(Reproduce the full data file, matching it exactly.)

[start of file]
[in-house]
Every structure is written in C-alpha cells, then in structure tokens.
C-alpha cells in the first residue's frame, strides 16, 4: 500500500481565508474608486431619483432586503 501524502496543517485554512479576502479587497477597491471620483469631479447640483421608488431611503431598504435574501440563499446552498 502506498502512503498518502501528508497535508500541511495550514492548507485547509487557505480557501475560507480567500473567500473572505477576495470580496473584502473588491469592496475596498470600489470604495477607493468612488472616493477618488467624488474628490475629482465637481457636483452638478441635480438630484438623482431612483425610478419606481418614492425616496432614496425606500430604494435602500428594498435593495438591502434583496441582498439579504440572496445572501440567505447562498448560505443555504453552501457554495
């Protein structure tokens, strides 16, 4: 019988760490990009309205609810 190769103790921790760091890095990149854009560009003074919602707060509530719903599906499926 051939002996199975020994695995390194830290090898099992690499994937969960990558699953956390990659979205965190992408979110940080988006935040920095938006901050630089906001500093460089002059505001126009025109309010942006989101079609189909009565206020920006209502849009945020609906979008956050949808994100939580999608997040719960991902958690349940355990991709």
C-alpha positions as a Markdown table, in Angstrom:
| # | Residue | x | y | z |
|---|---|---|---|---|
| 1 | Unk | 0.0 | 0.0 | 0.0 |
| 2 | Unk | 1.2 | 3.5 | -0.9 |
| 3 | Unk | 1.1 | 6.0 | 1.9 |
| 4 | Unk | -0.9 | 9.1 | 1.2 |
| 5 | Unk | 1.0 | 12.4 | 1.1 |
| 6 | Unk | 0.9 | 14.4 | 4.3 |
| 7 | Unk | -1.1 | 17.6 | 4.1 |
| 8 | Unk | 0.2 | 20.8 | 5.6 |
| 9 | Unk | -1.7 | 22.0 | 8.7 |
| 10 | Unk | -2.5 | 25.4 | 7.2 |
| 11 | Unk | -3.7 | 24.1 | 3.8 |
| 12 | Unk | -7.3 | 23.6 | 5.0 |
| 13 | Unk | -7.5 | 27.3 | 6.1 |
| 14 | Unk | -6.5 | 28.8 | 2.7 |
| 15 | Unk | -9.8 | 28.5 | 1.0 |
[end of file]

[in-house]
Every structure is written in C-alpha cells, then in structure tokens.
C-alpha cells in the first residue's frame, strides 16, 4: 500500500481565508474608486431619483432586503 501524502496543517485554512479576502479587497477597491471620483469631479447640483421608488431611503431598504435574501440563499446552498 502506498502512503498518502501528508497535508500541511495550514492548507485547509487557505480557501475560507480567500473567500473572505477576495470580496473584502473588491469592496475596498470600489470604495477607493468612488472616493477618488467624488474628490475629482465637481457636483452638478441635480438630484438623482431612483425610478419606481418614492425616496432614496425606500430604494435602500428594498435593495438591502434583496441582498439579504440572496445572501440567505447562498448560505443555504453552501457554495
């Protein structure tokens, strides 16, 4: 019988760490990009309205609810 190769103790921790760091890095990149854009560009003074919602707060509530719903599906499926 051939002996199975020994695995390194830290090898099992690499994937969960990558699953956390990659979205965190992408979110940080988006935040920095938006901050630089906001500093460089002059505001126009025109309010942006989101079609189909009565206020920006209502849009945020609906979008956050949808994100939580999608997040719960991902958690349940355990991709």
C-alpha positions as a Markdown table, in Angstrom:
| # | Residue | x | y | z |
|---|---|---|---|---|
| 1 | Unk | 0.0 | 0.0 | 0.0 |
| 2 | Unk | 1.2 | 3.5 | -0.9 |
| 3 | Unk | 1.1 | 6.0 | 1.9 |
| 4 | Unk | -0.9 | 9.1 | 1.2 |
| 5 | Unk | 1.0 | 12.4 | 1.1 |
| 6 | Unk | 0.9 | 14.4 | 4.3 |
| 7 | Unk | -1.1 | 17.6 | 4.1 |
| 8 | Unk | 0.2 | 20.8 | 5.6 |
| 9 | Unk | -1.7 | 22.0 | 8.7 |
| 10 | Unk | -2.5 | 25.4 | 7.2 |
| 11 | Unk | -3.7 | 24.1 | 3.8 |
| 12 | Unk | -7.3 | 23.6 | 5.0 |
| 13 | Unk | -7.5 | 27.3 | 6.1 |
| 14 | Unk | -6.5 | 28.8 | 2.7 |
| 15 | Unk | -9.8 | 28.5 | 1.0 |